Ocean passages invariably means short handed cruising. What crew you have will be spread out for 24 hour coverage. The ability to reduce sail from the cockpit by just one person and be able to do it quickly is very important.

Using the boom as a second pole is very common. I always sailed wing and wing with the main and jib but many serious voyagers have double pole rigs. Many set their poles before leaving port and don't take them down until after arrival.

Though I disagree that spinnakers are too light or too powerful for trade winds I forgot I have a cat and the OP has a monohull... Spinnaker are much easier to handle on a cat especially DDW. Sorry for the noise, happy crossing, over and out.
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Old 17-01-2020, 12:38   #23
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Re: Twin headsails for trade wind sailing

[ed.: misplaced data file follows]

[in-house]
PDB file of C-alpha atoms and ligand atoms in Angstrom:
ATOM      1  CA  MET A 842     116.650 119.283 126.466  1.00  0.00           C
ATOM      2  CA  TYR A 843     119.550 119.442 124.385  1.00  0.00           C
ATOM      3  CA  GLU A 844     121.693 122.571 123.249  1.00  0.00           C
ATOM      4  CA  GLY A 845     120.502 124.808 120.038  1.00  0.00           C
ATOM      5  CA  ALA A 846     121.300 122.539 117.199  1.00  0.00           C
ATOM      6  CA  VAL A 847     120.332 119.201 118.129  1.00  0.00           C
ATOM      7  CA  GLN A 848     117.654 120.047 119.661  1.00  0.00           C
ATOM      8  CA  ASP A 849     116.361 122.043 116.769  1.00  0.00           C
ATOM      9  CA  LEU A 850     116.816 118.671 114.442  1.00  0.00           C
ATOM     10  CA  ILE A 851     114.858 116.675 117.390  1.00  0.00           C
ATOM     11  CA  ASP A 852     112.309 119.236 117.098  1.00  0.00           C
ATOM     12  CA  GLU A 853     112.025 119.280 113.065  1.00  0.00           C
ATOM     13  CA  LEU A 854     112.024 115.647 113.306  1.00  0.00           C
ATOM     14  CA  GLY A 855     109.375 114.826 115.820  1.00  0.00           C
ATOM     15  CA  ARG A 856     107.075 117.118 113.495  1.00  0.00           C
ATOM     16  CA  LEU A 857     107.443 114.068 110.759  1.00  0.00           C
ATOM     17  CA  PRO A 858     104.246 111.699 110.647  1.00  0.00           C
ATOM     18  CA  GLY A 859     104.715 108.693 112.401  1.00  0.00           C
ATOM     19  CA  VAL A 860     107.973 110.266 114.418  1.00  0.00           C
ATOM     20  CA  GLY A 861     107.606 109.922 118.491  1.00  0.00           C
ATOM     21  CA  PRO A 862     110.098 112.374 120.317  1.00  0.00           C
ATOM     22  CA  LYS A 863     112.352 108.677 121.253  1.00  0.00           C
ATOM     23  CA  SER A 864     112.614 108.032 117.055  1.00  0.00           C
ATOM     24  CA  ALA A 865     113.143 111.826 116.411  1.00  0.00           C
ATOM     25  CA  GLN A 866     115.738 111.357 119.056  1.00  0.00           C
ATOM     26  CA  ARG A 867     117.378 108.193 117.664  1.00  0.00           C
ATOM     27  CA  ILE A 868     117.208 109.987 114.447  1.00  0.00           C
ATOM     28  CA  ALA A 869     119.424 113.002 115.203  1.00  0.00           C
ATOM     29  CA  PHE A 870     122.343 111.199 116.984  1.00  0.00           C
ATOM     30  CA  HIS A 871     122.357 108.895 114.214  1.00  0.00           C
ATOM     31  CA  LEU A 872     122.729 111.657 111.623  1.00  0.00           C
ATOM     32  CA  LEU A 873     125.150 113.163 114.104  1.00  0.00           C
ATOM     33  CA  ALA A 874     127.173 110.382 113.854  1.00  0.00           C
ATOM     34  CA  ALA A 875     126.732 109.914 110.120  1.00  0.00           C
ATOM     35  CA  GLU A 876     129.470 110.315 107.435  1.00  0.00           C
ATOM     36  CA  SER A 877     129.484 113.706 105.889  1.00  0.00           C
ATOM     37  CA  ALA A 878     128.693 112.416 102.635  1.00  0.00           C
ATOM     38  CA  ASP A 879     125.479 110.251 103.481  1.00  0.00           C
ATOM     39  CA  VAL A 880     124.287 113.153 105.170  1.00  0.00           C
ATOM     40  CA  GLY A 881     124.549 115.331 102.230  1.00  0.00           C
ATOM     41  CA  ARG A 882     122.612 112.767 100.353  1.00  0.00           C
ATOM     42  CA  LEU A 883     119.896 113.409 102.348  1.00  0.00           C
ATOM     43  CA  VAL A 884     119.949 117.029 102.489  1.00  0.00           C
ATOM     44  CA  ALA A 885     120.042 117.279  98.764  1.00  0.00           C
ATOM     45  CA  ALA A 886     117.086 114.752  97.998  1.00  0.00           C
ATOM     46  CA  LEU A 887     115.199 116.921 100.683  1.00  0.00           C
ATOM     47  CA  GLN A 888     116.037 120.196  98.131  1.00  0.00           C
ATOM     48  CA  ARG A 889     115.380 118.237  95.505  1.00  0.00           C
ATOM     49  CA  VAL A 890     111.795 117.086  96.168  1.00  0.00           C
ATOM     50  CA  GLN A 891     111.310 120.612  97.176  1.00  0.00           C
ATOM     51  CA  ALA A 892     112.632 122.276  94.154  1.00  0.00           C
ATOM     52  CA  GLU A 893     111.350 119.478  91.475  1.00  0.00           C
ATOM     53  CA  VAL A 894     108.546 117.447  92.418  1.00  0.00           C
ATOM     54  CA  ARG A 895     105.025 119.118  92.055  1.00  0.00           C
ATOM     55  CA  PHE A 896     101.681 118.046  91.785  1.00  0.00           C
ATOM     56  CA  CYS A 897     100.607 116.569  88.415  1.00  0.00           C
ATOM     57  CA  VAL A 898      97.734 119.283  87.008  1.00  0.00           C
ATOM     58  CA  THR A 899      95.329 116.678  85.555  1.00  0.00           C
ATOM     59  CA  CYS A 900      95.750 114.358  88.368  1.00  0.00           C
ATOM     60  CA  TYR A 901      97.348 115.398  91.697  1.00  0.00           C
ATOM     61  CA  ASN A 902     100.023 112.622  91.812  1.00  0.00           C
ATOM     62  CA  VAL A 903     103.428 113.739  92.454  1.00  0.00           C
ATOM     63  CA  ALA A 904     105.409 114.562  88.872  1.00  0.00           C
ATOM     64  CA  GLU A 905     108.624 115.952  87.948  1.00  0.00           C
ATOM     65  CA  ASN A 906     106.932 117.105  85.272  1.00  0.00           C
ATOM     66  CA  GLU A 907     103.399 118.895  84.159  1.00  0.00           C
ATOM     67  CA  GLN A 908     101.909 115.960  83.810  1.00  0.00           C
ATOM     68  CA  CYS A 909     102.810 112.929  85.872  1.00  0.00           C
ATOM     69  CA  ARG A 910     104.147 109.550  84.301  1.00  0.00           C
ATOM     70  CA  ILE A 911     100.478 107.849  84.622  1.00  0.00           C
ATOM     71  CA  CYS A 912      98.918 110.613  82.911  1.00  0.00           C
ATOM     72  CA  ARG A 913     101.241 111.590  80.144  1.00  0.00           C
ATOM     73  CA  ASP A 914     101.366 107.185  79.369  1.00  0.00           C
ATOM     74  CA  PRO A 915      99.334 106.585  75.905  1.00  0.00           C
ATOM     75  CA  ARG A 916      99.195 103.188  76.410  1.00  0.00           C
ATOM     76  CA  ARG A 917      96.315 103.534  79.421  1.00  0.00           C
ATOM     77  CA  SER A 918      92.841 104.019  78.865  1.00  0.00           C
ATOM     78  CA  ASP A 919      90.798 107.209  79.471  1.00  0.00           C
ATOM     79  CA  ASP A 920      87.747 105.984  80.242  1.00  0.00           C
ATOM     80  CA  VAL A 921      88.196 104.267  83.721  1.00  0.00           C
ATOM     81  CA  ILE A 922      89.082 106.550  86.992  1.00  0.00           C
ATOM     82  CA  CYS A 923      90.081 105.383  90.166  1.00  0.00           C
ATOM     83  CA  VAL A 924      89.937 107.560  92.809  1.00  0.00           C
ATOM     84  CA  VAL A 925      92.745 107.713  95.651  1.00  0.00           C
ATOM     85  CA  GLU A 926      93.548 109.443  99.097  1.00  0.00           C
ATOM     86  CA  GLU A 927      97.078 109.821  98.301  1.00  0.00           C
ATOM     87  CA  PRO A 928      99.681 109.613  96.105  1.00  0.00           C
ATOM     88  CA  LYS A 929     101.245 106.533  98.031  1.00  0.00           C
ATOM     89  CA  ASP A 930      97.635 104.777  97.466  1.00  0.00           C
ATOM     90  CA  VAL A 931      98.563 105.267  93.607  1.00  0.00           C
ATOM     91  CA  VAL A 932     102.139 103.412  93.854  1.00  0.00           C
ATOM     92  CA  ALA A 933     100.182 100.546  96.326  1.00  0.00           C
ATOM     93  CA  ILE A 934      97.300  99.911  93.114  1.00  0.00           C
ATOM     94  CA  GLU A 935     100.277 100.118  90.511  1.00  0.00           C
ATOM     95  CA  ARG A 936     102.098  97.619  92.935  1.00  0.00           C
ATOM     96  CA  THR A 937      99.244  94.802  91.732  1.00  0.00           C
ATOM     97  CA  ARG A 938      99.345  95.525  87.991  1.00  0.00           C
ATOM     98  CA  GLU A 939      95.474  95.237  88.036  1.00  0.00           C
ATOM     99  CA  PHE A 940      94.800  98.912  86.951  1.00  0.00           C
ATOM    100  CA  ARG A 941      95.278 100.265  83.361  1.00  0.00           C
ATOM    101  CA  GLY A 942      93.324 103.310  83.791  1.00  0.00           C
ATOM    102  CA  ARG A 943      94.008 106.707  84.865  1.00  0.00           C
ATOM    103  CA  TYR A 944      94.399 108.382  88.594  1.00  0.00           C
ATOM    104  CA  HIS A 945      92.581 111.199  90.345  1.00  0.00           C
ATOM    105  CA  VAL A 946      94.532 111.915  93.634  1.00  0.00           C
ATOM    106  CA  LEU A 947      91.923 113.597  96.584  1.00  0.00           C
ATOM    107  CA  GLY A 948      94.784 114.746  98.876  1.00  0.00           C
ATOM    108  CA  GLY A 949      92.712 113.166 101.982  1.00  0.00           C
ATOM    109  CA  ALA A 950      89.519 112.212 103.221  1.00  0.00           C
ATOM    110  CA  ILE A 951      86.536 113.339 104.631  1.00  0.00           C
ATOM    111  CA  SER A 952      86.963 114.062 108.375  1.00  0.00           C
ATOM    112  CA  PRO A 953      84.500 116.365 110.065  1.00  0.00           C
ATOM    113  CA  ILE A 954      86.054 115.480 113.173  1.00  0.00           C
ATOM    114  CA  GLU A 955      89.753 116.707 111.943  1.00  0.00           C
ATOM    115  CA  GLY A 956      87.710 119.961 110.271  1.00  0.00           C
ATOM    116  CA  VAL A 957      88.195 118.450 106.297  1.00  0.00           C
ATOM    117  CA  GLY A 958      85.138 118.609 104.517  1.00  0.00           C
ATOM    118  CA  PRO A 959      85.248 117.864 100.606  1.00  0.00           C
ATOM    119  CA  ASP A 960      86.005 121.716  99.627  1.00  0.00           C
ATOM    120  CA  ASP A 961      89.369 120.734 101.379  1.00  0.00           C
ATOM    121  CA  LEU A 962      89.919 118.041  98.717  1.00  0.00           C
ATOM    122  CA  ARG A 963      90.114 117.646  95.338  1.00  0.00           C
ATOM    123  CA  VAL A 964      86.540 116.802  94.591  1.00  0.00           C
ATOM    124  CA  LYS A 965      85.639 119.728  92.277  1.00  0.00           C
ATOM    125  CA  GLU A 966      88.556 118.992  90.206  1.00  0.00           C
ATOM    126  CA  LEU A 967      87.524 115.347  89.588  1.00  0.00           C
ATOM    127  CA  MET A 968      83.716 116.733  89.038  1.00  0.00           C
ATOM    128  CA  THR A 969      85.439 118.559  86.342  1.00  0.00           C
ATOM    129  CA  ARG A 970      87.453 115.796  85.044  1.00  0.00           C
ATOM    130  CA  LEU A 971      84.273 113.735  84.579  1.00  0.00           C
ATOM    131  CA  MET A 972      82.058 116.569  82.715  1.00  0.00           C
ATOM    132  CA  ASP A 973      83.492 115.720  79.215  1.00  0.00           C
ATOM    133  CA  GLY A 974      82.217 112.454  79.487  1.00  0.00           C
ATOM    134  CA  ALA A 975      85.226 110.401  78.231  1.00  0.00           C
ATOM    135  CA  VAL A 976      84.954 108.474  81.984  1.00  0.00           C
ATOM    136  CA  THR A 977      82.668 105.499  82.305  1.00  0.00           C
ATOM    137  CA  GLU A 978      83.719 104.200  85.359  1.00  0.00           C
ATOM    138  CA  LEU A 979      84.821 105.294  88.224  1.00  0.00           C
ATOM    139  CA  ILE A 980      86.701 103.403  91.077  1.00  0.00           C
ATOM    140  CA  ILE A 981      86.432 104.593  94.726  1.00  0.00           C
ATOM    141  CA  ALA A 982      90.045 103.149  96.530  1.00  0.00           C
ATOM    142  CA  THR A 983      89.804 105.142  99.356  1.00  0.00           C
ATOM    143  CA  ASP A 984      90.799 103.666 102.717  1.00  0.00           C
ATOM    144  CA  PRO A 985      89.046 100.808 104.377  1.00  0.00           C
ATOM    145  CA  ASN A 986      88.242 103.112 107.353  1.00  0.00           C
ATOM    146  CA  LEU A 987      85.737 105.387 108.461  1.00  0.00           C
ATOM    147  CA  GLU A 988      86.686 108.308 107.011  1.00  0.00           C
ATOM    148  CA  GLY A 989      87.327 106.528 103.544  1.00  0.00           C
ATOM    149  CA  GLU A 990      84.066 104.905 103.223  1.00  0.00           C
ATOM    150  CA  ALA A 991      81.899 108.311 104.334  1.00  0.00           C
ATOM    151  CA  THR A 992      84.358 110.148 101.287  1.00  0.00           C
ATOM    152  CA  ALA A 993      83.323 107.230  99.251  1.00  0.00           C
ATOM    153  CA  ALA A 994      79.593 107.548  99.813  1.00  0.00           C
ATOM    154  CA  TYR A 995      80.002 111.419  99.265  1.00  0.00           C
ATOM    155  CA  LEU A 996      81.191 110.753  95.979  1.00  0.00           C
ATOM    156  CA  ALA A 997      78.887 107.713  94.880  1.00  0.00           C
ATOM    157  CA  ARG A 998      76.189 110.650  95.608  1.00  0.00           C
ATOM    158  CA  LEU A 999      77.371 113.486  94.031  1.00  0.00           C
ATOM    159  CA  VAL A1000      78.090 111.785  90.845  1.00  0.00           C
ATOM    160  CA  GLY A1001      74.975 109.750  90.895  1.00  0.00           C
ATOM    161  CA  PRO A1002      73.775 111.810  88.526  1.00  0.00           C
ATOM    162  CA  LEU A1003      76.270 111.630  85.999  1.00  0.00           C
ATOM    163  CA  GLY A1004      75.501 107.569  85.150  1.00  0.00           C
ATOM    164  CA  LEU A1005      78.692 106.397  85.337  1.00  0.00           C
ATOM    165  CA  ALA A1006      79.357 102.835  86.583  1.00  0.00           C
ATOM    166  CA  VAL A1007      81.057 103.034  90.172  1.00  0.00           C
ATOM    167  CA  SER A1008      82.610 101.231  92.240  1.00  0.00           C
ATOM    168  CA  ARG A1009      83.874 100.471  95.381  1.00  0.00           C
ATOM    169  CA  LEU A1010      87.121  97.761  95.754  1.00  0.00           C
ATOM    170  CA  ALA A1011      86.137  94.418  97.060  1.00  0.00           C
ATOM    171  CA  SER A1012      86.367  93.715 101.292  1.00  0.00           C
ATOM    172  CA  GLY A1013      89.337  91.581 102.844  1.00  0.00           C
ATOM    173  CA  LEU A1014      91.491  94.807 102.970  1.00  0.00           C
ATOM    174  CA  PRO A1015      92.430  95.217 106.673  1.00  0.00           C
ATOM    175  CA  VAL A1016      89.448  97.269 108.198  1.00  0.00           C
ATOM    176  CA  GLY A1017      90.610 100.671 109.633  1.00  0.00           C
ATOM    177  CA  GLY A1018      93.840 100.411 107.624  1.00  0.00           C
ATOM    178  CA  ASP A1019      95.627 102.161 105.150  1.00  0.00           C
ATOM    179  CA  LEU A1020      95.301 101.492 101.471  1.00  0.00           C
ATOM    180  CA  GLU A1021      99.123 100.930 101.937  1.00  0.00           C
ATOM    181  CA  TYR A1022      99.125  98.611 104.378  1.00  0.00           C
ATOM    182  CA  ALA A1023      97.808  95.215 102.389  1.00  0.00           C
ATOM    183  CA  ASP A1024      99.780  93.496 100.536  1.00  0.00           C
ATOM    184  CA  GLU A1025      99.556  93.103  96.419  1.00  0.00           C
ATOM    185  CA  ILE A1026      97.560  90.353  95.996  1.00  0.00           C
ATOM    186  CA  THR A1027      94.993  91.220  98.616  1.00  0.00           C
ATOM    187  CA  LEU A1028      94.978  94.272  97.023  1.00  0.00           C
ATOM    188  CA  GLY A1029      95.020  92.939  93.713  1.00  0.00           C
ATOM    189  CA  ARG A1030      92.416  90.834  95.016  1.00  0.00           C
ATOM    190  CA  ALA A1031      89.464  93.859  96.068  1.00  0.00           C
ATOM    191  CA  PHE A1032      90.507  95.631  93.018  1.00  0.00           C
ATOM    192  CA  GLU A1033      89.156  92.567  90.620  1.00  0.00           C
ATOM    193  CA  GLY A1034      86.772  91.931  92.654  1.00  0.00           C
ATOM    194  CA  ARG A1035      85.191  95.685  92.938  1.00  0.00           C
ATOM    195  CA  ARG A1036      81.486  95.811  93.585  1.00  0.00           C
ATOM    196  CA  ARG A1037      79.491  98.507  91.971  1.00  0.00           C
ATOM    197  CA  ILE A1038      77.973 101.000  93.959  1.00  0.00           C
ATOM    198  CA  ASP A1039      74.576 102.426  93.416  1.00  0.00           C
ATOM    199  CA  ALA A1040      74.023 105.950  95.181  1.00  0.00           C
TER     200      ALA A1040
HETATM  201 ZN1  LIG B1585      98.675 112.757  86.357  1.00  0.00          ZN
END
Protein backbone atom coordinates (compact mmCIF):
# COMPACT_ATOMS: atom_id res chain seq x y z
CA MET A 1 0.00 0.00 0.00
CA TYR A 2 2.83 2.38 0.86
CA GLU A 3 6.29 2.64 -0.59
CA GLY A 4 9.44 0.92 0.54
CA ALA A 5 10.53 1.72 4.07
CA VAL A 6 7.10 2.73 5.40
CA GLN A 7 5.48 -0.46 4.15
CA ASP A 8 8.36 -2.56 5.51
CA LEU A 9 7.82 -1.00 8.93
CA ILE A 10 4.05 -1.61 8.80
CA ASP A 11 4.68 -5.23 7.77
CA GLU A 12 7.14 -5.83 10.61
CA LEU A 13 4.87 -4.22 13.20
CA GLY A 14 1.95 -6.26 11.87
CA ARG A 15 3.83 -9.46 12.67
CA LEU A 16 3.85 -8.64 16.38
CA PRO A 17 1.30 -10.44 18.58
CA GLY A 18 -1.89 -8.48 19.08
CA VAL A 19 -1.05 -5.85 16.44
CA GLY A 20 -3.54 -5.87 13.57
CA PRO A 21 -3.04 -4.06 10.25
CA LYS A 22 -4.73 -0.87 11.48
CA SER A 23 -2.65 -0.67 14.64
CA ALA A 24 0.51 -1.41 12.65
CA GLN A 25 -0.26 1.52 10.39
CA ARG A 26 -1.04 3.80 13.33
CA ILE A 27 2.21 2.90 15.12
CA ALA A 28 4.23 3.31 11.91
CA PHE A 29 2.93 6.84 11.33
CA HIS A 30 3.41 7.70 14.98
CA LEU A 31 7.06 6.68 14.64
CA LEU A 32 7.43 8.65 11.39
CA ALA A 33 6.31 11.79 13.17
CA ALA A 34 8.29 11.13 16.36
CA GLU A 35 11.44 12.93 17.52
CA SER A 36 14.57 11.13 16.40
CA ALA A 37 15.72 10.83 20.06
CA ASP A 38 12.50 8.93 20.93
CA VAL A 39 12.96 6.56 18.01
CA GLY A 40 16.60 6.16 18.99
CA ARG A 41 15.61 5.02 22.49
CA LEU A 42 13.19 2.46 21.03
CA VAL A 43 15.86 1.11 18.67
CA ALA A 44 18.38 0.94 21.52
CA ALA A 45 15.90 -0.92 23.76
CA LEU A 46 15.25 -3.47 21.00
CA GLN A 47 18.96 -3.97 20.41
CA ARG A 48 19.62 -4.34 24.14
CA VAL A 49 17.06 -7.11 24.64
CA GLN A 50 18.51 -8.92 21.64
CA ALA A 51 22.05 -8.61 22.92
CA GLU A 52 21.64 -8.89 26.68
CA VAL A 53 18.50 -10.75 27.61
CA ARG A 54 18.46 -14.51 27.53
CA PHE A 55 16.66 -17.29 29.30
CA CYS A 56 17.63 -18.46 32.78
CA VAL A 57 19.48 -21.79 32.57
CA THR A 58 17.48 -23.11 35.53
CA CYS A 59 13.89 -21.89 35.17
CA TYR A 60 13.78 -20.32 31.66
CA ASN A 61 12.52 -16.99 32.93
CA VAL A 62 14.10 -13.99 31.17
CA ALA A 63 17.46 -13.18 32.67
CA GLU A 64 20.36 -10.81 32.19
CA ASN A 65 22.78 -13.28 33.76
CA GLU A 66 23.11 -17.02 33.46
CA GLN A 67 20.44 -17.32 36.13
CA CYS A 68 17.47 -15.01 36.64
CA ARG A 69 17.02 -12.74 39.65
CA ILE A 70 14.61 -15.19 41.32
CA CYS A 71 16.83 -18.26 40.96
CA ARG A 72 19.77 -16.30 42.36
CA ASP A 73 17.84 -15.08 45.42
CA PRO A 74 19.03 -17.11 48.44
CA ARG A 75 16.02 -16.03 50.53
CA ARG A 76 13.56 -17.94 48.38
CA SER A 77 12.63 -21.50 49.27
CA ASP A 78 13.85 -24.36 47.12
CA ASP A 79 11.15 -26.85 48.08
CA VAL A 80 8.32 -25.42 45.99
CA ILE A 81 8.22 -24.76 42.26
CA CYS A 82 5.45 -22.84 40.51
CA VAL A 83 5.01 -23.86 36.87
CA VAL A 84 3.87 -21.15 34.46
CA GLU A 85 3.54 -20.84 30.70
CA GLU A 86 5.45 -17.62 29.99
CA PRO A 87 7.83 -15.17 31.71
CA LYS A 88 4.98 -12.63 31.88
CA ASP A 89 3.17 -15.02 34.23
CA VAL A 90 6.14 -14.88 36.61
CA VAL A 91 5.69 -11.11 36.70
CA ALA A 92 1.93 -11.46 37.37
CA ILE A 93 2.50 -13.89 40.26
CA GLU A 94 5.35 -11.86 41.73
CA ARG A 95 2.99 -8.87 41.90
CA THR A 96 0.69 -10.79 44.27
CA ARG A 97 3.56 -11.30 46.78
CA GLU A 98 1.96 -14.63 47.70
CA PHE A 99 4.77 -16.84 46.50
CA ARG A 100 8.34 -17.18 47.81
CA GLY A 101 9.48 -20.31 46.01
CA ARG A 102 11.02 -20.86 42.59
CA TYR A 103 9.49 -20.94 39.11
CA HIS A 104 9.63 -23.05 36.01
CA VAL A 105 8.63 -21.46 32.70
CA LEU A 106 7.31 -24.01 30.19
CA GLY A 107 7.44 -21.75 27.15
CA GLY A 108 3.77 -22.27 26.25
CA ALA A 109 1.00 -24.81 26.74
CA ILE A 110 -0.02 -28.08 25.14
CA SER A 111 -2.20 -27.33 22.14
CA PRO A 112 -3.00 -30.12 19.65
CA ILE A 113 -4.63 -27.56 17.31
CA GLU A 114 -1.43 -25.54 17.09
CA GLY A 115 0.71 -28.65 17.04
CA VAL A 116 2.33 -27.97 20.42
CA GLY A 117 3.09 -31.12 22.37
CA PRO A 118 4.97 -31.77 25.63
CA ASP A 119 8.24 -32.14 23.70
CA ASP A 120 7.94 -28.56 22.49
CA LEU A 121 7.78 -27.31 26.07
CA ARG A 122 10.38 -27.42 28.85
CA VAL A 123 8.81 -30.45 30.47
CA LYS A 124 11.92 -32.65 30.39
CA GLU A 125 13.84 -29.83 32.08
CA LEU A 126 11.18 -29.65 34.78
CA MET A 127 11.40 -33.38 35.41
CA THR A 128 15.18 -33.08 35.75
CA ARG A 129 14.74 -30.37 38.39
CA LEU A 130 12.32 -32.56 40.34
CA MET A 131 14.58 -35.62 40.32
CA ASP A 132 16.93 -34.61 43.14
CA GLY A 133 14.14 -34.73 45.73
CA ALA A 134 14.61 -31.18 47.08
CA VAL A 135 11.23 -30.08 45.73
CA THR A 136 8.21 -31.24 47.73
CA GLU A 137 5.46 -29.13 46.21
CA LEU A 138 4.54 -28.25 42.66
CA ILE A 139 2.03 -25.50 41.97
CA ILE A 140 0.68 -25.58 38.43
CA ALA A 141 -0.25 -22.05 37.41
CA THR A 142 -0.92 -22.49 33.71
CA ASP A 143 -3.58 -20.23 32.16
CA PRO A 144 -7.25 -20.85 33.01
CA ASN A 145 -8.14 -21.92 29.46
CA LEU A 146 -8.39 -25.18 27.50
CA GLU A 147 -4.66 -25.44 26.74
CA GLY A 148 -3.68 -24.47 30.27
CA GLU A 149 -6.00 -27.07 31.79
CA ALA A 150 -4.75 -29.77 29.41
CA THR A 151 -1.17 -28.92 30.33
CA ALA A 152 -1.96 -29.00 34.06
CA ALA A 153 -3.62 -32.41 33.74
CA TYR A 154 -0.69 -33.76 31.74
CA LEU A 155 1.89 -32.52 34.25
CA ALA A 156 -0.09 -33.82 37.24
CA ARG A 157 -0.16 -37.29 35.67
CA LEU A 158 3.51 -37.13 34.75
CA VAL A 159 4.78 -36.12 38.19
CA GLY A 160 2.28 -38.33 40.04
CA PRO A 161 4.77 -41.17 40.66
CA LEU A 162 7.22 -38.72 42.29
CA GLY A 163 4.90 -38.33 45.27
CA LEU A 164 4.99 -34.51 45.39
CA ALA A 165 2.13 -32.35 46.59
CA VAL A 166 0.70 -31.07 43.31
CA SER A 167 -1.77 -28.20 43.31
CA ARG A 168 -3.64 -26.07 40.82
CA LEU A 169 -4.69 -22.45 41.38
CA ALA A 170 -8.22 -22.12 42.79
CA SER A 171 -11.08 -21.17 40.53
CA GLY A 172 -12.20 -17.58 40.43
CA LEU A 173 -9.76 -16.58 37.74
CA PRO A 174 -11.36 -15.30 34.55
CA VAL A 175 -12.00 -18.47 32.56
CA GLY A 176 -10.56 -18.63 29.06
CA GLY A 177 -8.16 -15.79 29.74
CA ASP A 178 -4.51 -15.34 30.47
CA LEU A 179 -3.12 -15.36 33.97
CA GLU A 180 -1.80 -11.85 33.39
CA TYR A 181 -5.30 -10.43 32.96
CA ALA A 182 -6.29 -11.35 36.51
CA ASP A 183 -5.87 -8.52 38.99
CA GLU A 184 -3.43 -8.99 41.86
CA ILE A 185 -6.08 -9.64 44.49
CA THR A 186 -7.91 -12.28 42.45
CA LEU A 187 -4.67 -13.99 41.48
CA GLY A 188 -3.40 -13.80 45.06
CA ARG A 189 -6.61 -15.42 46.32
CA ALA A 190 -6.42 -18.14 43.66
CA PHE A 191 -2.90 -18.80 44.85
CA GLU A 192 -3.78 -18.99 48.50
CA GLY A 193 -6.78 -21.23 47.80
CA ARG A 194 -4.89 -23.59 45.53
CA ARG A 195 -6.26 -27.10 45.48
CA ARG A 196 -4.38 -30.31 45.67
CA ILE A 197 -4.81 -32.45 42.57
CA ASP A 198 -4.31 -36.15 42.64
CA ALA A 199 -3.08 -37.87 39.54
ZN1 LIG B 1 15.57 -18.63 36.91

My two bits worth. (1) Spinnakers are not for short handed sailing. Too many accidents and deaths when sudden squalls come along specialty at night .
Too much chafe on lines due to rolling.
(2) Rig the boat with two headsails like a Cutter with a single reef in the main.
Find the wind heading and set of sails that give you the best speed made good
when jibeing down wind . You may sail further but you get there with no broken gear and often ahead of the dead down wind guy AND NO BOAT ROLL
Gusts in the Squall what have you Lower the Genoa. Problem free
Better fishing . Less bumps and bruises and you see more lovely Ocean